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Michigan Board Deadlocked on Abortion Amendment

Advocates for the amendment must now petition the state's Supreme Court for the issue to be included on the November ballot


An abortion rights amendment failed to receive certification after the Michigan Board of State Canvassers deadlocked, 2-2.

Groups supporting the bill will now need to petition the state’s Supreme Court to overrule the board’s decision in order to give voters the chance to decide if abortion will remain legal in Michigan.

The bipartisan board voted along ideological lines with the two Republican members voting against and the two Democrats voting for the measure.

Pro-abortion activists gathered over 750,000 signatures in support of the measure appearing on the ballot. In August, the Michigan Bureau of Elections was able to verify over 425,000 signatures and recommended the measure be certified.

Known as the Reproductive Freedom for All ballot measure, the proposed amendment would guarantee a “fundamental right to reproductive freedom” in the Michigan state Constitution. The measure would include the right to abortion, contraception, sterilization, prenatal care, postpartum care, and infertility care as well as medical care in the event of a stillbirth or miscarriage.

Ahead of the Aug. 31 vote, the Canvassers Board debated the relevance of typos in the petition. 

“Call these typos, errors, mistakes or whatever, this gibberish now before this board does not satisfy the full test requirement under law and this board has never approved — never approved — a petition with these types of typos and errors,” said Eric Doster, an attorney who addressed the board on behalf of Citizens Support MI Women and Children, per Michigan Radio. “This board has never approved a petition that wasn’t in English.”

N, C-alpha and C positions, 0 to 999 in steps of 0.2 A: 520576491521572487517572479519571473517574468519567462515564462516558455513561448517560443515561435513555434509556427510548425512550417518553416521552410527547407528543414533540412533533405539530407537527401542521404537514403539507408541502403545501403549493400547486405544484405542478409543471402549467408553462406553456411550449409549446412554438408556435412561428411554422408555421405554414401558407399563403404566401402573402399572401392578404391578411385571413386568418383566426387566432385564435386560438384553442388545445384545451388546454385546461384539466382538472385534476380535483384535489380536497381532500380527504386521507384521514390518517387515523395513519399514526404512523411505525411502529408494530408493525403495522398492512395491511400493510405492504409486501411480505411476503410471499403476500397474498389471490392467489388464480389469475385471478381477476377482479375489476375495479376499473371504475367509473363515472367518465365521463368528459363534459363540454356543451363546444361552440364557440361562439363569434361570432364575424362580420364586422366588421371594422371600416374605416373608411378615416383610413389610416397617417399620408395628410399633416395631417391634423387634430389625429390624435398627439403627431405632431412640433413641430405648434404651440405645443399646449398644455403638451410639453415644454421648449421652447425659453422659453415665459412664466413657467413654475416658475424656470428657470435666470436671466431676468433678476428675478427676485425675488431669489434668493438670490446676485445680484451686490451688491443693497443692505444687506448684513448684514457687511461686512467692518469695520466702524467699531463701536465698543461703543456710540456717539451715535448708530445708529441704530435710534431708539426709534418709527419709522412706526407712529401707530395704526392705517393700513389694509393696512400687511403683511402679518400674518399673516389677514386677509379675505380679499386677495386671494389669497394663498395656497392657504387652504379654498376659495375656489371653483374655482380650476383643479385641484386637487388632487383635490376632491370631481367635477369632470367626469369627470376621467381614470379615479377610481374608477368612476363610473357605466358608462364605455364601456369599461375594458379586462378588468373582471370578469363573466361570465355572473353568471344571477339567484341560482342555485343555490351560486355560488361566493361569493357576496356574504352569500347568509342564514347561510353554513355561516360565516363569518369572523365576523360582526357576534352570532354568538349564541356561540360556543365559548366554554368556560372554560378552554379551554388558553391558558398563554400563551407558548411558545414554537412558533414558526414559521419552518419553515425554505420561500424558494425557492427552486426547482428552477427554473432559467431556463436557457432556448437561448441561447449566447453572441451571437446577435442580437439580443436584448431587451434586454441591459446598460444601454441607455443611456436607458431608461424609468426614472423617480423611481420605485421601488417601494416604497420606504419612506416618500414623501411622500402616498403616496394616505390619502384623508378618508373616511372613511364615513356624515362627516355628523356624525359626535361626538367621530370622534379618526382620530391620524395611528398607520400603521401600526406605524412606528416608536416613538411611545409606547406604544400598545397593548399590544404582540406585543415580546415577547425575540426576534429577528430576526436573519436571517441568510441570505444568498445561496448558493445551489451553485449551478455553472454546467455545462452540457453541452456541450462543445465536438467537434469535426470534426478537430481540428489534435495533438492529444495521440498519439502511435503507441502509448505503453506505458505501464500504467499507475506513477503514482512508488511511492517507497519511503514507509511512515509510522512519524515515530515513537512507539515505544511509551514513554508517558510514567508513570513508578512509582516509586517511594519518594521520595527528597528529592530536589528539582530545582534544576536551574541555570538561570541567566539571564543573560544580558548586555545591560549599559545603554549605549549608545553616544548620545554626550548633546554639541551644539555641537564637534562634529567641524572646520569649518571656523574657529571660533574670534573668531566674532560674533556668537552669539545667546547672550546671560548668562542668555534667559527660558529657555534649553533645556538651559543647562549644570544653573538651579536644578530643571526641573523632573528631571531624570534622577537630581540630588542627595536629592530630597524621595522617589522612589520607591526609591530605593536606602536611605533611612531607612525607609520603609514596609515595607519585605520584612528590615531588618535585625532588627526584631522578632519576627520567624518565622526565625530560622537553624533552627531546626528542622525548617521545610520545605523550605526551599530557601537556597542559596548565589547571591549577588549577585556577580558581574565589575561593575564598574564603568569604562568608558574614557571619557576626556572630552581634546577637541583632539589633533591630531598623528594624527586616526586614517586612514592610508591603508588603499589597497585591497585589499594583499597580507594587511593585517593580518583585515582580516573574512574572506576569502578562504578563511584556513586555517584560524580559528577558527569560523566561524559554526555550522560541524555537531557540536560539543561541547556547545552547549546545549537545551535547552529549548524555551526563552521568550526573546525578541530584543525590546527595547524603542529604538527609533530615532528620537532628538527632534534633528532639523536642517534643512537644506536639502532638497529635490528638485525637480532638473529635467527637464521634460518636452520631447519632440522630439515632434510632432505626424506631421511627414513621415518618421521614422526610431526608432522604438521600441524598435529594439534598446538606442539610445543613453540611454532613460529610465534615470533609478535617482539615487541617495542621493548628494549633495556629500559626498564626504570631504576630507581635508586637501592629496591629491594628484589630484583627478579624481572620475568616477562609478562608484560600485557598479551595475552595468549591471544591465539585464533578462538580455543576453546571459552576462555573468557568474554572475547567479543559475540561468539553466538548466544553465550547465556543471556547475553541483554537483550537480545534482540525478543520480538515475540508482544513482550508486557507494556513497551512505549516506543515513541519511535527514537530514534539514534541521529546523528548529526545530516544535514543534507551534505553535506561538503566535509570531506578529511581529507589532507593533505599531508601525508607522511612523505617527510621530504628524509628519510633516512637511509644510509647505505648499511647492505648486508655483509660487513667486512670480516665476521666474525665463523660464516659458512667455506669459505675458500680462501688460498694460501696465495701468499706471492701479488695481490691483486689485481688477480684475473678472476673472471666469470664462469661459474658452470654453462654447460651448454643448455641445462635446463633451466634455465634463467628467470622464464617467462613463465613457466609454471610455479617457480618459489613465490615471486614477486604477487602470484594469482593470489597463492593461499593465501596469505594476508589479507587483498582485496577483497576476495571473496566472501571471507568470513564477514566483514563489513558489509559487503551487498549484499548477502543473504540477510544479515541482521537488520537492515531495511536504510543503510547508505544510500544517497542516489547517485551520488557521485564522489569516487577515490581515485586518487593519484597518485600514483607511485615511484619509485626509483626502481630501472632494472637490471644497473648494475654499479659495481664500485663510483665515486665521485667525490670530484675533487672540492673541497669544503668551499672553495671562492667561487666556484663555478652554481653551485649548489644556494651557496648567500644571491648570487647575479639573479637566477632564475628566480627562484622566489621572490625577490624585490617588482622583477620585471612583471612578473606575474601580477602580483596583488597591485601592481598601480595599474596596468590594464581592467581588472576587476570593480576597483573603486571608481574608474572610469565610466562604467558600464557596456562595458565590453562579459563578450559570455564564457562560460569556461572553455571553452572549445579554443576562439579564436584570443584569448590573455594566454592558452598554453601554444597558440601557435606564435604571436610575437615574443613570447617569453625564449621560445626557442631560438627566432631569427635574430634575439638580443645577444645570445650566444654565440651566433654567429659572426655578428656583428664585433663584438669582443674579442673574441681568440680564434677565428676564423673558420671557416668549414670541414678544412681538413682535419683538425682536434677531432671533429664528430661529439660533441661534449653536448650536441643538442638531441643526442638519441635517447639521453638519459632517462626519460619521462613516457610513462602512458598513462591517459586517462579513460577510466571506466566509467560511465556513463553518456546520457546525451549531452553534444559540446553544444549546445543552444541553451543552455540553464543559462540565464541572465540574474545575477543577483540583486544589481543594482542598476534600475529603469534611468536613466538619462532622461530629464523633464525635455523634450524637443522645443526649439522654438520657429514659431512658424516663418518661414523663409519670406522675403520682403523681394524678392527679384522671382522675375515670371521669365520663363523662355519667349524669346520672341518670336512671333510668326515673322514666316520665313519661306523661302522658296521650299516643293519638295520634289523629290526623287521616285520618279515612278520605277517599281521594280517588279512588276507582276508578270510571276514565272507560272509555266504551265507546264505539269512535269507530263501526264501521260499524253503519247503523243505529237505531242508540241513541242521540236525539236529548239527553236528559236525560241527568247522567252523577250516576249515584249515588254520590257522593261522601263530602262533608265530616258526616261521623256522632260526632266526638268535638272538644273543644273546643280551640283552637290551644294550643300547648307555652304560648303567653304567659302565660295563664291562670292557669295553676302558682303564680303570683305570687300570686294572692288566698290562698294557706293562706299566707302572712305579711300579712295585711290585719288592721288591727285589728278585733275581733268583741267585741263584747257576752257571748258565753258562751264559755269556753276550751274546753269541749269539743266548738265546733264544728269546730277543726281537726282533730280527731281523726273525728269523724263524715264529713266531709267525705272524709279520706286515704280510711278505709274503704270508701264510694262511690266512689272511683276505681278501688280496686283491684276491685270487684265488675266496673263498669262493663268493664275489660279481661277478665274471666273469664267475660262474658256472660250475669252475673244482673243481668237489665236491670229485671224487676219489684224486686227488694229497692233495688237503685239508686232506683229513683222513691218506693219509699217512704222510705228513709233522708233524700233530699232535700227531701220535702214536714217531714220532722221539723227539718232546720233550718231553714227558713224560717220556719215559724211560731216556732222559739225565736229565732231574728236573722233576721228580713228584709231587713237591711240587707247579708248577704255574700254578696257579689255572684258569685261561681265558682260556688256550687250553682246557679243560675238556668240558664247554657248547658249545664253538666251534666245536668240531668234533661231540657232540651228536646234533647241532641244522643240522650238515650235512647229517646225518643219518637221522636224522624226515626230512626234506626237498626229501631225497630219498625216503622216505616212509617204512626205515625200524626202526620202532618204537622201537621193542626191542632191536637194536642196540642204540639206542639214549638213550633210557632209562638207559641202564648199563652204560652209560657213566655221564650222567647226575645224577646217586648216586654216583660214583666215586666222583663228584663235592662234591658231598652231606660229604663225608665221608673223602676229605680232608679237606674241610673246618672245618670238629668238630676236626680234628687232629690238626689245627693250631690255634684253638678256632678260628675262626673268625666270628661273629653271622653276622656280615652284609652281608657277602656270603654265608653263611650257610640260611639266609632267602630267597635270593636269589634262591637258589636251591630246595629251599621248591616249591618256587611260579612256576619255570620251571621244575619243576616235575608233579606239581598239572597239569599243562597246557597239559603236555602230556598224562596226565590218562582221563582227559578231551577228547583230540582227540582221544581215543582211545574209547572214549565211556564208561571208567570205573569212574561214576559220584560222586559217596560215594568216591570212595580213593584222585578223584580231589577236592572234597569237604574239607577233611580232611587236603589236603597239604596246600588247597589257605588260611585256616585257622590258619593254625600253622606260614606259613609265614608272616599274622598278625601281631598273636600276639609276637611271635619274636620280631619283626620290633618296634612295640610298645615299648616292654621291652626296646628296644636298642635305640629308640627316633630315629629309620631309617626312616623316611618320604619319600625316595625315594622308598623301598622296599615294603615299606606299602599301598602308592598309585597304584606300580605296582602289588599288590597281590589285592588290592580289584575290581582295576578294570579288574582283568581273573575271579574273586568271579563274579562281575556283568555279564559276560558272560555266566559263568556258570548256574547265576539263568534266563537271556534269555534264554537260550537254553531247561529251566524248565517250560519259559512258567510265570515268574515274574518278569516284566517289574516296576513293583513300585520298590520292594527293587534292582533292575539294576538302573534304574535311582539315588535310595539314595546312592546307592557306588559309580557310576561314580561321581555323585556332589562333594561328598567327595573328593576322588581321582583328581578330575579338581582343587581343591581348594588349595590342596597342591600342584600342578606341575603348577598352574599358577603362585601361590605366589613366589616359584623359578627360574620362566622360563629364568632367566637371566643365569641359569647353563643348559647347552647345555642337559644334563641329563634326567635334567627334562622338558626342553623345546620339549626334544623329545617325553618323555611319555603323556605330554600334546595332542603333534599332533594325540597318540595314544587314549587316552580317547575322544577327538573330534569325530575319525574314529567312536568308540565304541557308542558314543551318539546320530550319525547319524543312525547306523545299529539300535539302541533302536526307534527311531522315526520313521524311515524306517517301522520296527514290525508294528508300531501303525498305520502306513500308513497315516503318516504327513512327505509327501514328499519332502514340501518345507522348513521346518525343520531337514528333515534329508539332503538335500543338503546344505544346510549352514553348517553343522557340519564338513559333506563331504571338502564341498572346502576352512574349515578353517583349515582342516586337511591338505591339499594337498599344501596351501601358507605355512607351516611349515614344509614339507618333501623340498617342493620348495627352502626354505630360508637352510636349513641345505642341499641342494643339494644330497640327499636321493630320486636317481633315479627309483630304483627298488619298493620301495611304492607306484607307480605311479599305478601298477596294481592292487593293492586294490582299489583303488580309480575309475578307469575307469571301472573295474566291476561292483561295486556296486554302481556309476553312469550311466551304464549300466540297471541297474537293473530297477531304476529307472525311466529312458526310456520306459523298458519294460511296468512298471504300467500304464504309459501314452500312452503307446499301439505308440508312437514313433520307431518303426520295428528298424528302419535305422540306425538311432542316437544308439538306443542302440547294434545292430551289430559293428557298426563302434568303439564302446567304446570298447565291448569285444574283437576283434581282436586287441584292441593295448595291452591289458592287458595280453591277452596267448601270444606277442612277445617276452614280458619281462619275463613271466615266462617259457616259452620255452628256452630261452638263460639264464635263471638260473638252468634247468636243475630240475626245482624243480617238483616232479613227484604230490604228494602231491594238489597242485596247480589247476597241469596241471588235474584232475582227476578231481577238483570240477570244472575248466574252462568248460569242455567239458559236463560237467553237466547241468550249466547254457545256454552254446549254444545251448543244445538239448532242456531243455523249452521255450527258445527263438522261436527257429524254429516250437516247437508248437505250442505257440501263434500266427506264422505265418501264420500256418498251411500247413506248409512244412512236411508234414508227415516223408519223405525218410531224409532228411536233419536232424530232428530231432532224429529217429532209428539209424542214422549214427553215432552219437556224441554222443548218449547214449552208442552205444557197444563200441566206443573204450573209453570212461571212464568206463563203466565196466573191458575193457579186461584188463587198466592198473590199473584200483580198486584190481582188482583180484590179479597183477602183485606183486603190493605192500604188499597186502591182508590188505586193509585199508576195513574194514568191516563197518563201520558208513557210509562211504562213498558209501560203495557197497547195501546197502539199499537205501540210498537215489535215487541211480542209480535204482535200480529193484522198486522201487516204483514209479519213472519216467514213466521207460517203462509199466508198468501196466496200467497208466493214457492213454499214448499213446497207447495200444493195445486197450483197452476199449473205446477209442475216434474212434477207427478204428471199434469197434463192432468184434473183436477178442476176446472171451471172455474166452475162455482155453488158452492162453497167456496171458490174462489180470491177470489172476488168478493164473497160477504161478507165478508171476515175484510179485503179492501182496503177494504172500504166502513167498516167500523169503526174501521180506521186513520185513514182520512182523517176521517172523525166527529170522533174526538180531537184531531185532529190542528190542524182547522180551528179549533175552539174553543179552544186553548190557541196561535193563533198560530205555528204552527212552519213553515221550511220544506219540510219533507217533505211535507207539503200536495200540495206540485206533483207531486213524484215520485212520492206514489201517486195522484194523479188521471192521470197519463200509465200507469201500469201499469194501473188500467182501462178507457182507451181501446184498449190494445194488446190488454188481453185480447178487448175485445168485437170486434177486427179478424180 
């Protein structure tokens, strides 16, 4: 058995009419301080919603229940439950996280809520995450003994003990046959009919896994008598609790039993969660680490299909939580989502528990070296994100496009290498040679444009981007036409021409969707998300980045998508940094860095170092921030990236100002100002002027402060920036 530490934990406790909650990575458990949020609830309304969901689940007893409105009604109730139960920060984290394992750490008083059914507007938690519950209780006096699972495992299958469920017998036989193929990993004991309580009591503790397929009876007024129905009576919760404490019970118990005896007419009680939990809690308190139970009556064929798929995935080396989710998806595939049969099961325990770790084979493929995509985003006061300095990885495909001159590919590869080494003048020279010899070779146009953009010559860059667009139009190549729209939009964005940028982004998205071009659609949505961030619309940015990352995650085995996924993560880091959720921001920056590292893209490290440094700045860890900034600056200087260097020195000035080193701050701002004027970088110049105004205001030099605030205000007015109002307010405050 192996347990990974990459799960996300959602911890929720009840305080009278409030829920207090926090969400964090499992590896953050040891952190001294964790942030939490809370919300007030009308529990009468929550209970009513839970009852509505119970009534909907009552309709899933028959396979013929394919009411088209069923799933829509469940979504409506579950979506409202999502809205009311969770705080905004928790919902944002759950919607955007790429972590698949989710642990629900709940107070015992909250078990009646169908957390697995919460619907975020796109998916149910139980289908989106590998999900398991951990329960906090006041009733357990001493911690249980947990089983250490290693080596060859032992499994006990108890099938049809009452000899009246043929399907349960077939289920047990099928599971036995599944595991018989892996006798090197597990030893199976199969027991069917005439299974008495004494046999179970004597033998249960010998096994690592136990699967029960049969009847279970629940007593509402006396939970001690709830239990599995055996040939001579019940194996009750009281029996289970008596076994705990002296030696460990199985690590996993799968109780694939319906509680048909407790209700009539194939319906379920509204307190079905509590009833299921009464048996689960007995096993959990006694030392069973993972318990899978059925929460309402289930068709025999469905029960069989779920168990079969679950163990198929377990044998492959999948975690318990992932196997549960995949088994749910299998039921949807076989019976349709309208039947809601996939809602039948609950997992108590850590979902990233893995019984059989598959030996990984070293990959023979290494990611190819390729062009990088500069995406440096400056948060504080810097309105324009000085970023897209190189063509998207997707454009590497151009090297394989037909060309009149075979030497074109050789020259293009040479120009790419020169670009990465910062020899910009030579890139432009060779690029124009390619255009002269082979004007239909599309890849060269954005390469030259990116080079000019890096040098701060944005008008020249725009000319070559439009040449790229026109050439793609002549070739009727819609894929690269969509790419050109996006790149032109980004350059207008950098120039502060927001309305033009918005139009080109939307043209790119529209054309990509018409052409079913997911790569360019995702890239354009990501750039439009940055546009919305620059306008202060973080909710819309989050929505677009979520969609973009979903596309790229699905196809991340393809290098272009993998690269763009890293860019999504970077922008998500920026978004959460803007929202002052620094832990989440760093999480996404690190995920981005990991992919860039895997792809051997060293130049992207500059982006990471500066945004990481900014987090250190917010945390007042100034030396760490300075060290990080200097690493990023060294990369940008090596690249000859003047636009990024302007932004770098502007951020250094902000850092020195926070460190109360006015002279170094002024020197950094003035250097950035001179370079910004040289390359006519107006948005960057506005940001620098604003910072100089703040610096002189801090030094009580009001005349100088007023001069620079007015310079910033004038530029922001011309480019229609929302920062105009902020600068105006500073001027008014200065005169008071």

Proponents of the measure say the board doesn’t have the authority to reject the proposal by claiming the petition was not adaptable in its current form. 

“If you do this, you are setting a precedent that you can disapprove petitions for made-up reasons without any basis in the statute,” ballot measure sponsor Steve Liedel told the board. “That’s not faithful to the text of the Michigan election law.”

Abortion is currently legal in Michigan. In August, Oakland County Circuit Court Judge Jacob James Cunningham blocked a state law from 1931 from taking effect following the United States Supreme Court’s decision to overturn Roe v. Wade and return the right to regulate abortion to the state. The older law banned abortion in the state. 

If the measure is ultimately approved in court, Michigan will be one of five states with abortion-related measures on the ballot in November,” reports Forbes. “California and Vermont also have ballot initiatives that will add language protecting abortion rights to their state constitutions, while Kentucky’s amendment will amend the Constitution to state abortion rights are not protected if approved.”

Groups that want to see the amendment on the ballot in November have seven business days to file a motion with the Michigan Supreme Court.

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